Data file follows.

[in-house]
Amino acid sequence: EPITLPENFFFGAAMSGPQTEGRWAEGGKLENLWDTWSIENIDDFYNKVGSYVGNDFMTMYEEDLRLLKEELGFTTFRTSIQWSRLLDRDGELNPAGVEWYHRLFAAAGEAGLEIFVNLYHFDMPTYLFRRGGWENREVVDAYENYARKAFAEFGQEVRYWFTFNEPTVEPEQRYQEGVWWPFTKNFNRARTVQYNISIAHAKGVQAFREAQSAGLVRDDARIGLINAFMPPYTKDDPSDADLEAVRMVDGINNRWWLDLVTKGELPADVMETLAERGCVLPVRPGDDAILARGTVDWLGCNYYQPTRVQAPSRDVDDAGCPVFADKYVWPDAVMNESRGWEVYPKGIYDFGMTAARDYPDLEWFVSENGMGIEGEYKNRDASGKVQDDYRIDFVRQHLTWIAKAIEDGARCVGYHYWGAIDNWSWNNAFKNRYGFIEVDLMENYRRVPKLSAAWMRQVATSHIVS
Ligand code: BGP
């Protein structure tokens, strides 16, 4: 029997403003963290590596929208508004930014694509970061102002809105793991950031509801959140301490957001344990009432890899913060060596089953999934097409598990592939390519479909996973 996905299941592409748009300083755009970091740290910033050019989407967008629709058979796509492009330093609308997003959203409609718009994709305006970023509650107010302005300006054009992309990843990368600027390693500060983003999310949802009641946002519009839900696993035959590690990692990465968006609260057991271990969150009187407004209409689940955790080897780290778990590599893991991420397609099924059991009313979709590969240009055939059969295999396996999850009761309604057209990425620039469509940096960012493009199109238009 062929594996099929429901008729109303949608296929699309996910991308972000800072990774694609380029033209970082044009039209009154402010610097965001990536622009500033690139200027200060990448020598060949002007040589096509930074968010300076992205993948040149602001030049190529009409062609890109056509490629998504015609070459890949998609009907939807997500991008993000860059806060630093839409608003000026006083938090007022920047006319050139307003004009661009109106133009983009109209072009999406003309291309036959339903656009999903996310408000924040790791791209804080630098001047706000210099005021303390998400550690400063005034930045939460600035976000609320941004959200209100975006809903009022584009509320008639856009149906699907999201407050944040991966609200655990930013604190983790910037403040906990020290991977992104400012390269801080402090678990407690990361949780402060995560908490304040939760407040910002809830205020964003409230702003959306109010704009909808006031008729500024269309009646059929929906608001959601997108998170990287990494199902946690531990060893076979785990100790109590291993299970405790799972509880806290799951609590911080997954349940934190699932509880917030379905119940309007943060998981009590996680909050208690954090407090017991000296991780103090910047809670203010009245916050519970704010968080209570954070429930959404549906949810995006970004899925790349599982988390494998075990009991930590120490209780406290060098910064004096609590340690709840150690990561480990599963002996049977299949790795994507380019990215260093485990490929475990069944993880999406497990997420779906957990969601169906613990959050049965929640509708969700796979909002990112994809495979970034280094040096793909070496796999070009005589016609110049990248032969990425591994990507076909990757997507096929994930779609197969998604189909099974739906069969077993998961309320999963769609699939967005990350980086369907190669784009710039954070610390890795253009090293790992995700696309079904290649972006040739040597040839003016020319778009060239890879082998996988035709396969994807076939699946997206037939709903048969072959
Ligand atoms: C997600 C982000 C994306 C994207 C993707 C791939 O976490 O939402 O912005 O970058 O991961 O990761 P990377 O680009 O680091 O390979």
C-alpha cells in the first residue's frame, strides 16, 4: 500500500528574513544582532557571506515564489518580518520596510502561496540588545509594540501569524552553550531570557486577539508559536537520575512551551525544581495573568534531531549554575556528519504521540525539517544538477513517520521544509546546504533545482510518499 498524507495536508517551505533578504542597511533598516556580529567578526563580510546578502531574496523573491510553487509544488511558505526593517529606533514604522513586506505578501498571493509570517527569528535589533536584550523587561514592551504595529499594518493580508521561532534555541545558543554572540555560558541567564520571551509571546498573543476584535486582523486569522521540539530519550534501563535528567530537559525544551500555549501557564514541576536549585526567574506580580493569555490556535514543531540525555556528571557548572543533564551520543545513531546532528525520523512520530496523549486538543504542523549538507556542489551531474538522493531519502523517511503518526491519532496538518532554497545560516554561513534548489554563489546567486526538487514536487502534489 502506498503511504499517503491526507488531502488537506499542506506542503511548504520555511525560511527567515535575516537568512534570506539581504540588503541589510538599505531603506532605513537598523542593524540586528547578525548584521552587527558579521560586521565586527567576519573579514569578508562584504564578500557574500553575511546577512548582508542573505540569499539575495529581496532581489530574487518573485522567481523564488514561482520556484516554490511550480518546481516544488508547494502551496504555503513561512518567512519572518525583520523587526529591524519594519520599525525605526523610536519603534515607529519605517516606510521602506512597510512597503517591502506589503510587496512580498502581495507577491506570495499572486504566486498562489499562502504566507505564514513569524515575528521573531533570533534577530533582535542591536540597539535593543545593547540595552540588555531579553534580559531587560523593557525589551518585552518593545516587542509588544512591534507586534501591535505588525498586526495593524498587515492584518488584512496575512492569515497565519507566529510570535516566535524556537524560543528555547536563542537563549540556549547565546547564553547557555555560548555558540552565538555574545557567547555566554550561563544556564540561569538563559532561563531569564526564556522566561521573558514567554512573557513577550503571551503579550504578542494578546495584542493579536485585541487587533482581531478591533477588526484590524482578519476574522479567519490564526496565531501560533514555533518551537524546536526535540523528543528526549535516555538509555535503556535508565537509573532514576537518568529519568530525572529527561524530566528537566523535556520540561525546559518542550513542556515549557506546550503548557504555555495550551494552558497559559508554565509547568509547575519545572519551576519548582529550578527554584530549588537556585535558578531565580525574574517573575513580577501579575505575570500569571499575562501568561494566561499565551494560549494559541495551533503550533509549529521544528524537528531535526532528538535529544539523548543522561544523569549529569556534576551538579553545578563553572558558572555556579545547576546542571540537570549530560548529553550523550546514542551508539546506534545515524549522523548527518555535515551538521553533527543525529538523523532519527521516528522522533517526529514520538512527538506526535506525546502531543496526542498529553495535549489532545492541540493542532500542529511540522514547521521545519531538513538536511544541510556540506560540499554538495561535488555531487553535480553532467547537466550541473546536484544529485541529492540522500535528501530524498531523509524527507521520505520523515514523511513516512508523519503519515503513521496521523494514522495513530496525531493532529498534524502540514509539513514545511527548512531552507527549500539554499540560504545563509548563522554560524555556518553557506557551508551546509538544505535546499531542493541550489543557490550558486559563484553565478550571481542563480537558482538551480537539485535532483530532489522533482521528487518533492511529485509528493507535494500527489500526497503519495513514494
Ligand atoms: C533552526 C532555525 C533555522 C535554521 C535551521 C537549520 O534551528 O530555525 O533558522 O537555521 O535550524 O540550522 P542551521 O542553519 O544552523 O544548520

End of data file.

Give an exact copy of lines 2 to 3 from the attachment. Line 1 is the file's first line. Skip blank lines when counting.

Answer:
Amino acid sequence: EPITLPENFFFGAAMSGPQTEGRWAEGGKLENLWDTWSIENIDDFYNKVGSYVGNDFMTMYEEDLRLLKEELGFTTFRTSIQWSRLLDRDGELNPAGVEWYHRLFAAAGEAGLEIFVNLYHFDMPTYLFRRGGWENREVVDAYENYARKAFAEFGQEVRYWFTFNEPTVEPEQRYQEGVWWPFTKNFNRARTVQYNISIAHAKGVQAFREAQSAGLVRDDARIGLINAFMPPYTKDDPSDADLEAVRMVDGINNRWWLDLVTKGELPADVMETLAERGCVLPVRPGDDAILARGTVDWLGCNYYQPTRVQAPSRDVDDAGCPVFADKYVWPDAVMNESRGWEVYPKGIYDFGMTAARDYPDLEWFVSENGMGIEGEYKNRDASGKVQDDYRIDFVRQHLTWIAKAIEDGARCVGYHYWGAIDNWSWNNAFKNRYGFIEVDLMENYRRVPKLSAAWMRQVATSHIVS
Ligand code: BGP